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Louis Fitzpatrick, David Buckley,
Deborah Pollard, Blue Print Louis Fitzpatrick, David Buckley,
Deborah Pollard, Blue Print
photo Heidrun Löhr
FOR FRENCH PHILOSOPHER GASTON BACHELARD, THE CHILDHOOD HOUSE REPRESENTS THE SHAPE OF THE HUMAN PSYCHE: A MEMORY CONTAINER STACKED WITH DELICATE OR DANGEROUS TRACES OF THE PAST. STAIRWAYS, LINEAR AND ANGULAR; OPEN-PLANNED SPACES LEADING INTO LIGHT AND SHADE; UNDERGROUND CELLARS THAT REPLAY THE DARKER RECESSES OF THE MIND. THESE ARE THE CAVITIES AND GEOMETRIES IN WHICH WE GROW ACROSS TIME. WE EMBODY THESE SHAPES AS THEY SHAPE US. THINGS GET STORED IN SUCH SPACES: OUR OBJECTS (A BROTHER’S LOUD‘N’DUSTY LED ZEPPELIN COLLECTION) AND OUR MEMORIES (ANGER, GRIEF, RAGE…A PETRIFYING AND ANGUISHED SCREAM ACROSS THE TELEPHONE…).

Deborah Pollard’s personal reflection on the loss of her childhood home in Blue Print is a reverie in response to the devastation of the 2003 Canberra bushfires. “After a firestorm”, the opening projections explain, “there is silence…no lawnmowers…no trees.” These bushfires are remembered for their absolute destruction, swallowing two thirds of the region in flames, gutting 501 houses and killing four people. For Pollard, it is the 501st house that offers a statistic of humanity amidst such mammoth anonymity. She likes to think of the oddly numbered house as her house; the one uniquely singled out amidst those many others.

A phone sits centre stage, ominous symbol of events to unfold. Around this, Pollard paces out the plan of her childhood house, using a linemarker to chalk the floor with rhythmic precision to reveal stairways and doorframes. Her poise is strong and calm but her actions (obsessively precise) tell a different story. In her act of both retrieval and grief, we watch the house emerge from muddied beginnings into a vision of its former glory. Recorded interviews are cut against Pollard’s action, and we hear relatives recollecting the moments leading up to what is now (we know) predestined destruction. Anecdotes, memories—the minute administrivia of everyday families in the thick of everyday life—crackle across the audio sphere. At times emotive, at times teetering unnervingly towards the feel of Australian Story reportage, voices fill the space with an empty, nostalgic echo.

Sentiment in words and action is undercut by the presence of three anonymous firefighters. Like bright yellow stock characters, they sprint across the space, pull ropes, or convalesce, blackened and exhausted, against a smoking Christmas tree. These are the uniformed tricksters who animate Pollard’s backstage psyche. They have moments of partytime, exhaustingly head-banging to Led Zeppelin’s Dazed and Confused (a comment on the dubious commitment of ACT authorities to the prevention of the fires?). They also have to deal with staggering grimness, pulling a heavy, life-sized dead horse—inanimate, flopping and falling across the space. The horse is rendered in a lifeless darkish purple, making it a metaphor for all the loss that this scene has witnessed. It is pathetic, ironic, tragic, disgusting: a striking image against the mundane simplicity of Pollard’s home world.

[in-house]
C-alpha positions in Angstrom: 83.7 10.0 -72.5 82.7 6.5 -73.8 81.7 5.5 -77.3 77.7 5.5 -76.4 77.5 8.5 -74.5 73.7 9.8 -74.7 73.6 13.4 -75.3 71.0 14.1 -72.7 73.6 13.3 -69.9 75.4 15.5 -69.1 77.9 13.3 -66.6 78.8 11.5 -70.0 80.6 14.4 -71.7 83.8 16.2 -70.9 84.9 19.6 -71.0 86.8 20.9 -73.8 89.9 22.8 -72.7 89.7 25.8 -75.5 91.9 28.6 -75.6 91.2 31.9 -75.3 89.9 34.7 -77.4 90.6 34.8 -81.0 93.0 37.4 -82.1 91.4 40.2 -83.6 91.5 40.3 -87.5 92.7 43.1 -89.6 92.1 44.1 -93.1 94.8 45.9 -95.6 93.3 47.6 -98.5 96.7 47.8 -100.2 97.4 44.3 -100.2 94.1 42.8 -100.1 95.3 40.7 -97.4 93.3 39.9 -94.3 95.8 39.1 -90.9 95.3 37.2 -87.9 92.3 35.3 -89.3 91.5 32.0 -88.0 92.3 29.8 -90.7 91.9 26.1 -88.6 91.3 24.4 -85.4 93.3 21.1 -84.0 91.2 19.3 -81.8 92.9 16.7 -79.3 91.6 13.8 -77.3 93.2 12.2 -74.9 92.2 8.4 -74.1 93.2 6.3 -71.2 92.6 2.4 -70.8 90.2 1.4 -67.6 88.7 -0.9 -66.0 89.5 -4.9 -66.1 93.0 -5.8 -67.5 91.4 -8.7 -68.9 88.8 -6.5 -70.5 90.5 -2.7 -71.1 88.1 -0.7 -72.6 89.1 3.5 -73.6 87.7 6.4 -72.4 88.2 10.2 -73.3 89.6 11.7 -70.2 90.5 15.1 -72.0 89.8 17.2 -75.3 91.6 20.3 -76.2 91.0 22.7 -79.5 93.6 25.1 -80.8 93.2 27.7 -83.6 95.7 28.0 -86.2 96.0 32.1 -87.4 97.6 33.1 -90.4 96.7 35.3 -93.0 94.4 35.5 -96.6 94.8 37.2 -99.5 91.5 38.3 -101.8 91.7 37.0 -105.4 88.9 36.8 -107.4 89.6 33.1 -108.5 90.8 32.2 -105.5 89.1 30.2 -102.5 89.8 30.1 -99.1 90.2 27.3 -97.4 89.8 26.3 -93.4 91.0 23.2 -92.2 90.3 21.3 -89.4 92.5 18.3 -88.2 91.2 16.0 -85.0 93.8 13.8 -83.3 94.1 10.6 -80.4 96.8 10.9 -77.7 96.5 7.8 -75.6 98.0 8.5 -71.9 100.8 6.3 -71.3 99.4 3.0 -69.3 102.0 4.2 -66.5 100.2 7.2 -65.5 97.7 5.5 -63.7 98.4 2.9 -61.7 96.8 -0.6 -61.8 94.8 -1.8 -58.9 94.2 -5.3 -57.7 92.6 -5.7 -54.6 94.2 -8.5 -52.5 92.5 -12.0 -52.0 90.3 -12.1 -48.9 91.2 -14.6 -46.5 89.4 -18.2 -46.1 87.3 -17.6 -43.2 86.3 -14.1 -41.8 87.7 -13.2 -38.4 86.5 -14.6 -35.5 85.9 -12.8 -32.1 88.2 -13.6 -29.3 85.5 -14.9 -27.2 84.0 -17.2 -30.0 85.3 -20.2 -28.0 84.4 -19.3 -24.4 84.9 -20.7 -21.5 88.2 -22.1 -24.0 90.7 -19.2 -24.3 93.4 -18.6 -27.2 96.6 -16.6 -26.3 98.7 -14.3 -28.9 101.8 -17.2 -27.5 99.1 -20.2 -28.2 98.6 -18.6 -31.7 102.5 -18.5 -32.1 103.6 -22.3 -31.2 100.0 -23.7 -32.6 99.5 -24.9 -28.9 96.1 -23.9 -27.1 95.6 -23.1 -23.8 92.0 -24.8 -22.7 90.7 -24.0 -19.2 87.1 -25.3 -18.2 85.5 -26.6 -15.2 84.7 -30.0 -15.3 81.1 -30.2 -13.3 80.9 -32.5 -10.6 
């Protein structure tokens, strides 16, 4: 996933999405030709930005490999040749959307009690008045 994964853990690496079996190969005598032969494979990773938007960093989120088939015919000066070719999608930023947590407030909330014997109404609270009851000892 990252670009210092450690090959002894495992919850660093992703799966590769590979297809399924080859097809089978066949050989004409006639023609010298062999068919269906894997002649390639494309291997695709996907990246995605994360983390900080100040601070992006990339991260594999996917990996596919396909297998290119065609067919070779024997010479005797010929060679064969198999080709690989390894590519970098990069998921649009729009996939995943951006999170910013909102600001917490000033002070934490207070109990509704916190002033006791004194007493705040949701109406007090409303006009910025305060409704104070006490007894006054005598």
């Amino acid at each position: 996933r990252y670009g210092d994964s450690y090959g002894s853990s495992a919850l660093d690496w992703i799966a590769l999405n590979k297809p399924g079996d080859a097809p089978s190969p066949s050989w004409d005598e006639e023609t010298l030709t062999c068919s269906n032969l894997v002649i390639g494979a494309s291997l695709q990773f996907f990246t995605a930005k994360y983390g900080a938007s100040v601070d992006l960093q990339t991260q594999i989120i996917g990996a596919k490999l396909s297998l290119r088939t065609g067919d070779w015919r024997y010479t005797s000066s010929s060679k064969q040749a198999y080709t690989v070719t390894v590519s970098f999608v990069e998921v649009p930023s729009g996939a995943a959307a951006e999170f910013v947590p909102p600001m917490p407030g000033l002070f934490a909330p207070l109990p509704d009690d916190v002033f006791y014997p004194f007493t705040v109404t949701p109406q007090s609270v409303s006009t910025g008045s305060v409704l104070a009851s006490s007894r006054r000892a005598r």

Sound (Gail Priest) and video (Samuel James) also introduce curious signifiers into the space. A door frame seemingly grows and retracts like a worm on the upstage projection screen. The door bleeds into visions of a burnt-out, trunk-laden landscape against the searing horizon sun: that archetypal image of an Australian bush summer, holding smells of Christmas and heat and soggy roast chicken in its iconography. Sound evokes an ambient melancholy, occasionally mimicking the gentle crackle of fire, but often gestures emotively, underlining stage action and story.

Blue Print is less about smoke and fire than the innate trauma of time passing: of losing the touchstone of what is most familiar and known. And yet, amidst such potency, there is an aura of stasis in Pollard’s theatre of recollection. We watch the performer looking at her leftovers—the psychic residue of her childhood home—without much hope of revelation. Memory is like this too. Cyclic and unrelenting, it can make inertia out of the very catharsis that it would rather seek. The poetic transcendence that theatre brings to stories of trauma can elevate the personal into a shared sense of insight and healing. In Blue Print I was strangely unmoved by the scenescape of recuperated bits and pieces. I couldn’t help thinking that all childhood houses disappear in one way or another—it’s how their corners and geometries have shaped us that counts.


Blue Print, devisor, performer Deborah Pollard, performers David Buckley, Daniel Fenech, Louis Fitzpatrick, dramaturg John Baylis, video design Samuel James, horse design erth, sound Gail Priest; Performance Space, CarriagWorks, Sydney, Oct 26–Nov 4

RealTime issue #82 Dec-Jan 2007 pg. 39

© Bryoni Trezise; for permission to reproduce apply to realtime@realtimearts.net

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